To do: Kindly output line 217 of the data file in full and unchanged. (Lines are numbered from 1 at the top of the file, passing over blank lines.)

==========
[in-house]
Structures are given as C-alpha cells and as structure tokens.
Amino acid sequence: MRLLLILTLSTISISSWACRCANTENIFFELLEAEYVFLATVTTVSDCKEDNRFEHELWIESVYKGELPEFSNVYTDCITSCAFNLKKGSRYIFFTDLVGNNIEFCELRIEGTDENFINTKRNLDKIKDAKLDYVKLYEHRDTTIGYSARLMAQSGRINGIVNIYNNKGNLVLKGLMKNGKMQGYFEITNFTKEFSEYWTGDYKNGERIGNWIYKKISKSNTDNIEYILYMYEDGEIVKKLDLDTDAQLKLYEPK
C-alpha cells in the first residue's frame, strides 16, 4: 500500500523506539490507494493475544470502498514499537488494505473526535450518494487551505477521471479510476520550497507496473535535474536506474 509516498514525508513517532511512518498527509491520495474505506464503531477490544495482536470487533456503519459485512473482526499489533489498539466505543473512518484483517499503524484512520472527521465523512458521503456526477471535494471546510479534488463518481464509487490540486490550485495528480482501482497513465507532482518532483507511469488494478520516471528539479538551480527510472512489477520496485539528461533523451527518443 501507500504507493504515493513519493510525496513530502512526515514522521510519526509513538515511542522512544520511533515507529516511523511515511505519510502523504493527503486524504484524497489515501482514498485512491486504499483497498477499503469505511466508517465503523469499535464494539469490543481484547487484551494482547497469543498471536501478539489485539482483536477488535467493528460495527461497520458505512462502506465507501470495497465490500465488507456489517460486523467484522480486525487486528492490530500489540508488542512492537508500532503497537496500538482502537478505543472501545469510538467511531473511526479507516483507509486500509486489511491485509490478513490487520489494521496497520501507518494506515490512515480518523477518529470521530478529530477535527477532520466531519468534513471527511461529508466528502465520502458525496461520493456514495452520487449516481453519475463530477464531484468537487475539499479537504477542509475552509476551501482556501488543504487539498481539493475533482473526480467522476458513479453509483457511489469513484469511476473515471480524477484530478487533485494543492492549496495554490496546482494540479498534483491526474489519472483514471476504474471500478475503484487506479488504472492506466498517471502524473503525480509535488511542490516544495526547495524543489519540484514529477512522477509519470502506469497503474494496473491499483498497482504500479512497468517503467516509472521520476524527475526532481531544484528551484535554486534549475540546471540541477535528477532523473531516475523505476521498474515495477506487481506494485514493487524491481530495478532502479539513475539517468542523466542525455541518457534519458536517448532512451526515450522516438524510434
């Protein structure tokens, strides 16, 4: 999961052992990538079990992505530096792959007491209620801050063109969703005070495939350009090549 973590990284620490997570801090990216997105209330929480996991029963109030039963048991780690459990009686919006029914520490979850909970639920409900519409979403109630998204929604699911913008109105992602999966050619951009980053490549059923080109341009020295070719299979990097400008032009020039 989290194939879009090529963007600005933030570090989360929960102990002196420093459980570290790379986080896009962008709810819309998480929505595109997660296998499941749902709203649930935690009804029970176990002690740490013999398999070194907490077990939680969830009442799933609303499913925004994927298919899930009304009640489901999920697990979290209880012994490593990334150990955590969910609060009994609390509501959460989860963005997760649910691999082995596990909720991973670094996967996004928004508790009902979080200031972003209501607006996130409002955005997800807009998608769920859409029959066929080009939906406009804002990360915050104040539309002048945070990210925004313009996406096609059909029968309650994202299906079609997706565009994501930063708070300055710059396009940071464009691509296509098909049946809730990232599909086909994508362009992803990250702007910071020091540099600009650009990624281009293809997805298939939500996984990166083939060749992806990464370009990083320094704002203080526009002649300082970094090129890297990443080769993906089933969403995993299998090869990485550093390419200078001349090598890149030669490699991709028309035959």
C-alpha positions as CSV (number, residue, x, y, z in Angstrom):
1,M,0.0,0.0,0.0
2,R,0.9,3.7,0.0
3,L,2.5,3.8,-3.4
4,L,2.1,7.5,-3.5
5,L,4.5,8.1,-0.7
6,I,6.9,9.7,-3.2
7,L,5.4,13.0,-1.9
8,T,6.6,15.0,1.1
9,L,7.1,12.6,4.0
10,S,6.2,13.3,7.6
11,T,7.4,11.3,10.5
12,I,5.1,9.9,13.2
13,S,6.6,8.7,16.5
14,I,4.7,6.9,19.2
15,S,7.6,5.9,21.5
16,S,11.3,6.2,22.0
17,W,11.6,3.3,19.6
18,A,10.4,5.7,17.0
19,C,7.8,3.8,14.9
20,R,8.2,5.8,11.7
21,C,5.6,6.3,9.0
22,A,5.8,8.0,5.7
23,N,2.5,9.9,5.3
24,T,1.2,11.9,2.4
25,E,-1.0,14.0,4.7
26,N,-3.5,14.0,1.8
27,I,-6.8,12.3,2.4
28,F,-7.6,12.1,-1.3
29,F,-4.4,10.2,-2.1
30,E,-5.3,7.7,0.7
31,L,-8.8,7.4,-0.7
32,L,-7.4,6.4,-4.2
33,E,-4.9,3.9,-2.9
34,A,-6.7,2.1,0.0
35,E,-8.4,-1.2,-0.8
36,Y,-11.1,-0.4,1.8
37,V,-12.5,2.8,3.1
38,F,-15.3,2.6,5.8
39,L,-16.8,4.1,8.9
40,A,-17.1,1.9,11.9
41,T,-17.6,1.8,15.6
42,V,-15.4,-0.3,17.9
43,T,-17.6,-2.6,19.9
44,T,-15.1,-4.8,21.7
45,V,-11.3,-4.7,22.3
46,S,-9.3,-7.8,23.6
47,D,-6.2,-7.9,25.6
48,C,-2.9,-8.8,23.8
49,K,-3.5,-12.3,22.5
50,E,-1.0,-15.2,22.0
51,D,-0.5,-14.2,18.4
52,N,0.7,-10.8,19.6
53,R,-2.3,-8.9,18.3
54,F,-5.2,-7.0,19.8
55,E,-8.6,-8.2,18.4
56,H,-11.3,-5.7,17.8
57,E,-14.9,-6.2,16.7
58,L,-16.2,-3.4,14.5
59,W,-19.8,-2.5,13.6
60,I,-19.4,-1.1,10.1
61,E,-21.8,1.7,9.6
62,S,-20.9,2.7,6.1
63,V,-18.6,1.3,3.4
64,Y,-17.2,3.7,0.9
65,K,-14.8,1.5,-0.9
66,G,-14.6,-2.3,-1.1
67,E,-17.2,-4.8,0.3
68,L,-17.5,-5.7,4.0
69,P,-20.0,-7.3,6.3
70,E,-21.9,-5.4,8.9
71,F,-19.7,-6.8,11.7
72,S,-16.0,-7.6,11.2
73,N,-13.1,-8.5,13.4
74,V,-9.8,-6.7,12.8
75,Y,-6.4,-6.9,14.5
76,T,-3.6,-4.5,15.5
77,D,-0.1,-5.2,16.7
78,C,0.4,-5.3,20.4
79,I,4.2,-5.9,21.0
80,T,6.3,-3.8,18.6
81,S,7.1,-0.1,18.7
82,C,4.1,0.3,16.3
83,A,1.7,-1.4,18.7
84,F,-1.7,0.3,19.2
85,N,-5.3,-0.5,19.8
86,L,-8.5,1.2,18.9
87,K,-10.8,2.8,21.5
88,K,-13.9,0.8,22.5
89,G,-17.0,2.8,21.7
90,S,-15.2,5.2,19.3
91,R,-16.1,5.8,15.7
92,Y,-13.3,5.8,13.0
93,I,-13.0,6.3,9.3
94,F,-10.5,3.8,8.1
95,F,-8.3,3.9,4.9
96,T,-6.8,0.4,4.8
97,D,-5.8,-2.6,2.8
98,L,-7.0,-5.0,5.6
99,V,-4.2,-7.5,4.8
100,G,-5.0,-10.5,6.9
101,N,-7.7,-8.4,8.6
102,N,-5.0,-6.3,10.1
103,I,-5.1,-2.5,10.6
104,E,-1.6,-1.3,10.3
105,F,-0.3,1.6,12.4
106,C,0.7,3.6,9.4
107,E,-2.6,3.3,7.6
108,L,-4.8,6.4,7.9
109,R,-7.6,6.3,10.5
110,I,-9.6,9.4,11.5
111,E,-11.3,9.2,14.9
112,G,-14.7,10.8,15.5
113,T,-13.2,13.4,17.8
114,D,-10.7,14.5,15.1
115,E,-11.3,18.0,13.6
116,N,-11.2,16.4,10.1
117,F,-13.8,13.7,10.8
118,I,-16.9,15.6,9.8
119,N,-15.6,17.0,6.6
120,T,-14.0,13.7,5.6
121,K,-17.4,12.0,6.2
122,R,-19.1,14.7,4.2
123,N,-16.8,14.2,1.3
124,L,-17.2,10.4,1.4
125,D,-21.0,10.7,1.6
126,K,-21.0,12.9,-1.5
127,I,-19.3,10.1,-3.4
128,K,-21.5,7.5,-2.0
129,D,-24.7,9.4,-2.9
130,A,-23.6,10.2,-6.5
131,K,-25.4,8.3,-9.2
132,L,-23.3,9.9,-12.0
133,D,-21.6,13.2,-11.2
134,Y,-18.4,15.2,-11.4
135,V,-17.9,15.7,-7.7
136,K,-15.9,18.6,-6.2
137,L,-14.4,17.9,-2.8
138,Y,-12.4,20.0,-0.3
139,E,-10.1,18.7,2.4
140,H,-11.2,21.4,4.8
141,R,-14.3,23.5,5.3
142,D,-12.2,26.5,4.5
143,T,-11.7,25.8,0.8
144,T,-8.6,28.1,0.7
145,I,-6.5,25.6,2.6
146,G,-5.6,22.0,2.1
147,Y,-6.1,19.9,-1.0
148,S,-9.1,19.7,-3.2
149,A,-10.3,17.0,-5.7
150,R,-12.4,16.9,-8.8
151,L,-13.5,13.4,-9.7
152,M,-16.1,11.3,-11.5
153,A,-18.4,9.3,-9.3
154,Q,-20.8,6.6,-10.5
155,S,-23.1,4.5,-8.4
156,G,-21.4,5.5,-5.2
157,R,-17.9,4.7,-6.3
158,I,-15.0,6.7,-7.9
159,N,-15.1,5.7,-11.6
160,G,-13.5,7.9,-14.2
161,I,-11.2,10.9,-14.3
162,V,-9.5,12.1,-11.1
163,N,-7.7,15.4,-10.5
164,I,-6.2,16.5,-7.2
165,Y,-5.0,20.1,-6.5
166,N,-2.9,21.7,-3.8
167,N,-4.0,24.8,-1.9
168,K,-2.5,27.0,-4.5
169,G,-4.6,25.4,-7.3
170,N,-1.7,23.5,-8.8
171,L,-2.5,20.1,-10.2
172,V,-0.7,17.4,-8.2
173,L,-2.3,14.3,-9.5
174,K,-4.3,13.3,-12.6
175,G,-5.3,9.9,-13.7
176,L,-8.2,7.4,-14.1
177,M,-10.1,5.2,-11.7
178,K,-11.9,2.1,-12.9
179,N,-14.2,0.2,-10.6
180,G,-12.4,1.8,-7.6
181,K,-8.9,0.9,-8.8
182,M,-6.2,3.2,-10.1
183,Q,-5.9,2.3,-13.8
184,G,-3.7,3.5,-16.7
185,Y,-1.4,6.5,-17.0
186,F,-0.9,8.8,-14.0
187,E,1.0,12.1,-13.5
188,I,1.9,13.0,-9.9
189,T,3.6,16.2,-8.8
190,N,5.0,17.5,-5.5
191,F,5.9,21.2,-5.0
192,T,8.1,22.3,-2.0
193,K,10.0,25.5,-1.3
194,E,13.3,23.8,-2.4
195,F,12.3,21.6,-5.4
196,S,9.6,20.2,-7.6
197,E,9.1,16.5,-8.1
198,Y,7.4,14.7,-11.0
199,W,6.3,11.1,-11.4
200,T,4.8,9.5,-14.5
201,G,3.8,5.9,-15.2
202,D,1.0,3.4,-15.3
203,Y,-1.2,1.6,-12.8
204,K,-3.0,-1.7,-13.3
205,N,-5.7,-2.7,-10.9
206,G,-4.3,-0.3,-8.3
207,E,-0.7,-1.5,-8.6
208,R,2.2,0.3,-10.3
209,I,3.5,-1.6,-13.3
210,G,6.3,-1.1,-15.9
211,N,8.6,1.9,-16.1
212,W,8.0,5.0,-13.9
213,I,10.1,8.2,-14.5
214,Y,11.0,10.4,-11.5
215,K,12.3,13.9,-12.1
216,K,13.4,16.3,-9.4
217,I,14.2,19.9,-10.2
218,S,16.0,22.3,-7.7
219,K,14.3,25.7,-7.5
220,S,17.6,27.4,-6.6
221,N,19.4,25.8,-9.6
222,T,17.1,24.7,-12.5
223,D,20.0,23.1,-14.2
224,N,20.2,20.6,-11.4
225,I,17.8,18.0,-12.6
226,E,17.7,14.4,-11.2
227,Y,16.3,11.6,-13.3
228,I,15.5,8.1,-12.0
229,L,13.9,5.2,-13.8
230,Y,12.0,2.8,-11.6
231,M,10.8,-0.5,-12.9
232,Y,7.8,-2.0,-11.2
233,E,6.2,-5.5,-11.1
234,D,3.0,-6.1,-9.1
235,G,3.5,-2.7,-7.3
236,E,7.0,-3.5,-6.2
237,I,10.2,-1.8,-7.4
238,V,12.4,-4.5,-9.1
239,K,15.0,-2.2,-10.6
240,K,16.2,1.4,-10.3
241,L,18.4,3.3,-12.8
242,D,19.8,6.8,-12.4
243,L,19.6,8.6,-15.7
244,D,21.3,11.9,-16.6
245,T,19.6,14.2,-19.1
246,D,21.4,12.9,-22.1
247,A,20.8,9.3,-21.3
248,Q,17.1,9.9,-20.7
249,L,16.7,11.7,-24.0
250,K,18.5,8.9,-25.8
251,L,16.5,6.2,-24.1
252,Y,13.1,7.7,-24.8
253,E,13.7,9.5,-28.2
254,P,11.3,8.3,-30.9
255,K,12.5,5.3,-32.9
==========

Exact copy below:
211,N,8.6,1.9,-16.1